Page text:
Members of a Russian-American team investigating the early history of whaling have made a spectacular find at Un’en’en, near the modern whaling village of Nunligran, on Russia’s Chukotka Peninsula. Right at the end of their 2007 season they uncovered an ivory carving, approximately 0.5m in length, engraved with scenes of men in umiaks (wooden framed boats covered in seal or walrus hide) harpooning whales. The carving was found sealed by the roof timbers of a collapsed structure that has been carbon dated to 1,000 BC.
The images on the carving suggest that methods of boat building and hunting for whales and walruses had changed little over three millennia. For the coastal Chukchi and Yupik Eskimo people of the peninsula, located in the northeastern corner of Russia’s Far East, on the opposite side of the Bering Strait from Alaska, subsistence whaling remains an important source of food today.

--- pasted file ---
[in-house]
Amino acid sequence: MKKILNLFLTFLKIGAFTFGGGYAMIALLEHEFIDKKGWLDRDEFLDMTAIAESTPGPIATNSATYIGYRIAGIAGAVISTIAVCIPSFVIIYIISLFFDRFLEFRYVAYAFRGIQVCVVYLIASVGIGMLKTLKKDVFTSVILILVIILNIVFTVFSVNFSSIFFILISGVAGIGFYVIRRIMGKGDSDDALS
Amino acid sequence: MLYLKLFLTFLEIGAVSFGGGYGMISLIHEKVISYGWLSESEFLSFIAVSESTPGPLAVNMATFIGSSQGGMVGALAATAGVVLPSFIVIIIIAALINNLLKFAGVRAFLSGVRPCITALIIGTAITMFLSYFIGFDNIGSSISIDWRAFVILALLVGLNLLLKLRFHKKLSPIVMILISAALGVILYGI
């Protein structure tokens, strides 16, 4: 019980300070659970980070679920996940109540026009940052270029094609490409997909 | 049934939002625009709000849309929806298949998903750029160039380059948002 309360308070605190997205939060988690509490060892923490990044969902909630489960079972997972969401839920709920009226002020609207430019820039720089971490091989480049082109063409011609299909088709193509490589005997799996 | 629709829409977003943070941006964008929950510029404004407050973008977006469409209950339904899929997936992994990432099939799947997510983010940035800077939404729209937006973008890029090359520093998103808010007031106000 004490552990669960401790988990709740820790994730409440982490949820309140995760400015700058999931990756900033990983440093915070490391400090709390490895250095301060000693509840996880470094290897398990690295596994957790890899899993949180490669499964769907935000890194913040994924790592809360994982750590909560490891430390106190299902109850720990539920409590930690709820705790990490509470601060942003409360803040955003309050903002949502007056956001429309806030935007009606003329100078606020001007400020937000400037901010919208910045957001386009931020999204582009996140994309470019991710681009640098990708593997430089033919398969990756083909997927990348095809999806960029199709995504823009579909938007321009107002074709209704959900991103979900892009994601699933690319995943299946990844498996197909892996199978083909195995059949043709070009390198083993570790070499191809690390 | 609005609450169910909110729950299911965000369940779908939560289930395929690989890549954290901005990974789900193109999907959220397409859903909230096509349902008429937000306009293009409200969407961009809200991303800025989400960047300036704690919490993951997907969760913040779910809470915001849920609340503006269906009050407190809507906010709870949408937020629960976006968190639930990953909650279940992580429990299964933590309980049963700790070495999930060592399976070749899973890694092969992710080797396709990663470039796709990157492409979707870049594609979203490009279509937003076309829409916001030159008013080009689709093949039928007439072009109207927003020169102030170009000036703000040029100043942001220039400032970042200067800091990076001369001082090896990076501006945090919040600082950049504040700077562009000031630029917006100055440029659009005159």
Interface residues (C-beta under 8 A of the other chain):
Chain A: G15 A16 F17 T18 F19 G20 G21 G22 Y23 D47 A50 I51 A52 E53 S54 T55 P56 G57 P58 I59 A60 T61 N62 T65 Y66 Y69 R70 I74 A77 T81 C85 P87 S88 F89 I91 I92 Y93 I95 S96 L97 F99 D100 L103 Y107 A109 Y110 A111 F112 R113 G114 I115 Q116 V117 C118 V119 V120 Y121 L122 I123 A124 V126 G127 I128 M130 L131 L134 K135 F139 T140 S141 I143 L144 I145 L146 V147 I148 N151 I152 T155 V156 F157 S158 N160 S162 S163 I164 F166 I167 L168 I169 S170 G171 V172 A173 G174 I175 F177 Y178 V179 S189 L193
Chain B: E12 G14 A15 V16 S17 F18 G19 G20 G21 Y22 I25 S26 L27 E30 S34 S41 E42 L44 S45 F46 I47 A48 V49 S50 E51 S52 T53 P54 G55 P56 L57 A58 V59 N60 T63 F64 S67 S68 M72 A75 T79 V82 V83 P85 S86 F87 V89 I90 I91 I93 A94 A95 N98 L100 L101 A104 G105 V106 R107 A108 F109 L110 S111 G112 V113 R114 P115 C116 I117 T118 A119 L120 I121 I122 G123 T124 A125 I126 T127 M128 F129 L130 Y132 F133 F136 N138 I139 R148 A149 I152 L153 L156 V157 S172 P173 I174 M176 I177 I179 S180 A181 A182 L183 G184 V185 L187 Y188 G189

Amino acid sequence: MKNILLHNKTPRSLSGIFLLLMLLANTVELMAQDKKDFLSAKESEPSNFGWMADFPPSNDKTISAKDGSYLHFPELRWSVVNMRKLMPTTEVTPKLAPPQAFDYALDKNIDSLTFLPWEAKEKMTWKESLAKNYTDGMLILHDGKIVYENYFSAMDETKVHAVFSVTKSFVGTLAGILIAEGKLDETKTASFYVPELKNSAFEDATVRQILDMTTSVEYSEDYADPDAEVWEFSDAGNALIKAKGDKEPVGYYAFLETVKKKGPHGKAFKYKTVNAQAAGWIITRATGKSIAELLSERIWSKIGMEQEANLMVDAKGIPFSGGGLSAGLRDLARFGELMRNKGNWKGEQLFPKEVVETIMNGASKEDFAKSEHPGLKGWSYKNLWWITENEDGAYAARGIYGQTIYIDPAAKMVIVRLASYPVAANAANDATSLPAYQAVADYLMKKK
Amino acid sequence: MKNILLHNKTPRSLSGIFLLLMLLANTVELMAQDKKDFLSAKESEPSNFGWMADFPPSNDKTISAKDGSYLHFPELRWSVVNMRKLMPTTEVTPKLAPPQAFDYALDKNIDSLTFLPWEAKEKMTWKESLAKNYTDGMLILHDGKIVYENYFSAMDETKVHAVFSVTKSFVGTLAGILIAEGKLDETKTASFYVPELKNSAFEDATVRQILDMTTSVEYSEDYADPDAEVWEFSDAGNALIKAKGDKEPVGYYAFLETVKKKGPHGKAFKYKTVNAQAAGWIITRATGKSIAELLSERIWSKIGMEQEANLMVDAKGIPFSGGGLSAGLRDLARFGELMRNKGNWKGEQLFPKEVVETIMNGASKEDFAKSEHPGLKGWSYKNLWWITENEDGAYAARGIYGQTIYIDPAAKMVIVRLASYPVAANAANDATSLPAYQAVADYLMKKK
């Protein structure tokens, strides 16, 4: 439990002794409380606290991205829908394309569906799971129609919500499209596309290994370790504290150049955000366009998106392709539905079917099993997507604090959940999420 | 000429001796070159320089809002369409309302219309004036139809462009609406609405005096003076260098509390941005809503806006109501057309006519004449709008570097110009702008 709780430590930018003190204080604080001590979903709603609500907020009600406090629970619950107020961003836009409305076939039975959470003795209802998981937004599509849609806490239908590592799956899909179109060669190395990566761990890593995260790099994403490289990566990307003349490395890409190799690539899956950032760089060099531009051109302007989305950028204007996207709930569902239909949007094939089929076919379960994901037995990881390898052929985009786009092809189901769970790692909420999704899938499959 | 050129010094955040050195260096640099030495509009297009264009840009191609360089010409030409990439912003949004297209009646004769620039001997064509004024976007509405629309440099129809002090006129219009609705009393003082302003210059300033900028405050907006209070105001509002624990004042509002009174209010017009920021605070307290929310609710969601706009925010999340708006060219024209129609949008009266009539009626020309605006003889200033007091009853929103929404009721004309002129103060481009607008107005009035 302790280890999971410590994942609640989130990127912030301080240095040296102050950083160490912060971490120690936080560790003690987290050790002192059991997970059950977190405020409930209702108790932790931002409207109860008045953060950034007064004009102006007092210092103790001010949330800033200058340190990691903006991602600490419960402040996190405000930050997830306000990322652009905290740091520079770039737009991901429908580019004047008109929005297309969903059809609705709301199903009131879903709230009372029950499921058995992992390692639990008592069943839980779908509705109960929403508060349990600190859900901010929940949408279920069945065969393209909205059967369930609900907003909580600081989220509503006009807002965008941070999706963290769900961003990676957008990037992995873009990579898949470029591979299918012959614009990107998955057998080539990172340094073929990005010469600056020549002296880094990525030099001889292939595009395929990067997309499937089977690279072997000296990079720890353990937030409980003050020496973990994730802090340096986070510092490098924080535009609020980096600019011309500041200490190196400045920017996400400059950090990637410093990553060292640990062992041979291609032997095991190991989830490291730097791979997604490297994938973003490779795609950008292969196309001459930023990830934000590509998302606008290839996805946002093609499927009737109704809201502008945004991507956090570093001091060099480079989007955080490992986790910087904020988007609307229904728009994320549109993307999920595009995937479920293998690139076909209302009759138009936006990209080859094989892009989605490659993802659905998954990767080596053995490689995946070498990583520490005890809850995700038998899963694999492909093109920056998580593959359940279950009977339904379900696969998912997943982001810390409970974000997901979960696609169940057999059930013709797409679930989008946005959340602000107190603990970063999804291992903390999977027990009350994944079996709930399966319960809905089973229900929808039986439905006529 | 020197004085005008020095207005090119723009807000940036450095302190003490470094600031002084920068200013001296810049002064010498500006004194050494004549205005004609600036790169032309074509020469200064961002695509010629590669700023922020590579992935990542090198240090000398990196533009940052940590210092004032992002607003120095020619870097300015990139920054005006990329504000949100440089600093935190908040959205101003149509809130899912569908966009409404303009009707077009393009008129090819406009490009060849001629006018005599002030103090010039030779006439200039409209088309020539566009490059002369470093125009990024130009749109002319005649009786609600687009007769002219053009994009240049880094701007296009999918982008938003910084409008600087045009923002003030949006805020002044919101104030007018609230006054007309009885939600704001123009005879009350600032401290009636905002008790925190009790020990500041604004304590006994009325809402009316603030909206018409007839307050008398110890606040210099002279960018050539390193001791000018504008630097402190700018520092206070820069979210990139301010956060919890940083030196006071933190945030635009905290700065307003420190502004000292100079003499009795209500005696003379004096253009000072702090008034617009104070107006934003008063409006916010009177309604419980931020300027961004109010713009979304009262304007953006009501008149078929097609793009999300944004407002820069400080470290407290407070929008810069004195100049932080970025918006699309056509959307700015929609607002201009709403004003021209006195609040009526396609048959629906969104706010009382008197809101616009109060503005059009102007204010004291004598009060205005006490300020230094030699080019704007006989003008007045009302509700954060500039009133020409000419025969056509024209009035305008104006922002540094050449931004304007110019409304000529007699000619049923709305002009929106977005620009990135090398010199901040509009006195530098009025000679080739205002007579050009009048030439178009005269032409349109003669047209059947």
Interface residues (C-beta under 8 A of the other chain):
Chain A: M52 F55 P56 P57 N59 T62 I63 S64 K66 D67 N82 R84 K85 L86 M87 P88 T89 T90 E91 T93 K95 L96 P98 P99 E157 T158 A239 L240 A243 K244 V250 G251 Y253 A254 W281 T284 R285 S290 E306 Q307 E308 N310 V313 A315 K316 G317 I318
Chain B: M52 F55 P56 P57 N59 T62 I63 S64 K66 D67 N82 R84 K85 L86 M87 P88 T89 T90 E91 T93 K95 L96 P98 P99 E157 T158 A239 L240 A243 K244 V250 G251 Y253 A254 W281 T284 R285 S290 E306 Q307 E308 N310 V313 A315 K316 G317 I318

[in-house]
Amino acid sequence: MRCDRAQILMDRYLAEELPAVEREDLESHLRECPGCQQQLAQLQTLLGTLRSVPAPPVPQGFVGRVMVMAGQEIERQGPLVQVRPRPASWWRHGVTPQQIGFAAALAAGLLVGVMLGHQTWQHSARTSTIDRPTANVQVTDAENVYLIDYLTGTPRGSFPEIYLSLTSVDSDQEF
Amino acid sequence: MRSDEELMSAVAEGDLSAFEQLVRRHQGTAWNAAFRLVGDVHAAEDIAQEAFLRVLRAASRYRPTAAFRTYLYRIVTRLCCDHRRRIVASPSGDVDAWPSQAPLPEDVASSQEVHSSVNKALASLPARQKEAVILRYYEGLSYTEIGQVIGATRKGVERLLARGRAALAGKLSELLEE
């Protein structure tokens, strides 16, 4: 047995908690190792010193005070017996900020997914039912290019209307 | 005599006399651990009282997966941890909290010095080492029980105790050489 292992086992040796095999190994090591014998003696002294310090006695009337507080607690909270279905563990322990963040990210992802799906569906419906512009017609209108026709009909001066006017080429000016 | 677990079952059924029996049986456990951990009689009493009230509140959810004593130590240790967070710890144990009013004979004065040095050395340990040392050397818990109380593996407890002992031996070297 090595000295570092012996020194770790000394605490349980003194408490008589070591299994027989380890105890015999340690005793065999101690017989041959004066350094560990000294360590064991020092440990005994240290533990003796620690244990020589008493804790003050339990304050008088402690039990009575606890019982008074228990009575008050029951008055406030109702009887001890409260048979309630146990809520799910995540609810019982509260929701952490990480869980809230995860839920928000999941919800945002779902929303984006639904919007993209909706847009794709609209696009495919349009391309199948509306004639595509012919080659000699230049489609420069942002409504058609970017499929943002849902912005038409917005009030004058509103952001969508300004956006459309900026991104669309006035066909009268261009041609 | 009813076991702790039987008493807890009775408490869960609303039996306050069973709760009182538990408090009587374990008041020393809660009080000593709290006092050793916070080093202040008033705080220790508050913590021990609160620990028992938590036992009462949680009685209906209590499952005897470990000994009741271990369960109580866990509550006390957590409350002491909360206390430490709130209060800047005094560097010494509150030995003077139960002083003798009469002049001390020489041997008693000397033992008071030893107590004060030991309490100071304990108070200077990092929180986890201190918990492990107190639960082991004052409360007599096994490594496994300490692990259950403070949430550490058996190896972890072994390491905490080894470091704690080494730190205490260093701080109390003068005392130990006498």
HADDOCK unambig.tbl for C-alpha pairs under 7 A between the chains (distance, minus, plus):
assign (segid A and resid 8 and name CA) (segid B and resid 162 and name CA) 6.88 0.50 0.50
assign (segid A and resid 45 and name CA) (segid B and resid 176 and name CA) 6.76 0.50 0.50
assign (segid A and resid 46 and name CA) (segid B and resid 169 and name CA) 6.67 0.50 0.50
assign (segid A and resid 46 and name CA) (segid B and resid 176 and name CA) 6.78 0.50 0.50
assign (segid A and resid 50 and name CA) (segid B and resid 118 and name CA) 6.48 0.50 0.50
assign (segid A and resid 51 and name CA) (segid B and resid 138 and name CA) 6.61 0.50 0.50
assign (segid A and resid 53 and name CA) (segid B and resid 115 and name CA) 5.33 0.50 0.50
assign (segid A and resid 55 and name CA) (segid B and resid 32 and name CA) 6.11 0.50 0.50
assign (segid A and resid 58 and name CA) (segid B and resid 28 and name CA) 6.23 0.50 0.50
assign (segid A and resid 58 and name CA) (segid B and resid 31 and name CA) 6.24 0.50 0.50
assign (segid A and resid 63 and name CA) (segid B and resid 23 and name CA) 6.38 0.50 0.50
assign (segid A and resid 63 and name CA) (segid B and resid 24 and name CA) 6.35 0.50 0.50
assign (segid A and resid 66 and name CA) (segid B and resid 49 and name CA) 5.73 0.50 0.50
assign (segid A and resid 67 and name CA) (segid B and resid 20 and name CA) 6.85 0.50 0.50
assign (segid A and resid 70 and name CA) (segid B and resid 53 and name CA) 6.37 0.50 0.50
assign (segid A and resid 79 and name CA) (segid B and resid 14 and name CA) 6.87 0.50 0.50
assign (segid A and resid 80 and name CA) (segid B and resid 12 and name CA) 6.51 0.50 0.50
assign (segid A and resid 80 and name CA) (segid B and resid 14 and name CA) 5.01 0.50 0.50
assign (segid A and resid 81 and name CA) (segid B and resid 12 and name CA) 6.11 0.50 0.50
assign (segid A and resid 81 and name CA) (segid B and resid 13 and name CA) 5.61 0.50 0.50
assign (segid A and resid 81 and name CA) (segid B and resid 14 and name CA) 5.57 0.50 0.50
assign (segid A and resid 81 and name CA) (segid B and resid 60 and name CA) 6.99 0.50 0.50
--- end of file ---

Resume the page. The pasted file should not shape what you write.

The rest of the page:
Archaeologists also found tools for hunting and butchering on a site that was originally discovered by Sergey Gusev, of the Institute for Heritage in Moscow, the Russian Co-Director of the project, in 2003. The US Co-Director, Daniel Odess of the University of Alaska Museum of the North, said ‘The importance of whaling in Arctic prehistory is now becoming clear. Prehistoric settlements were situated and defended specifically so that people could hunt whales’. •
This article is an extract from the full article published in World Archaeology Issue 29. Click here to subscribe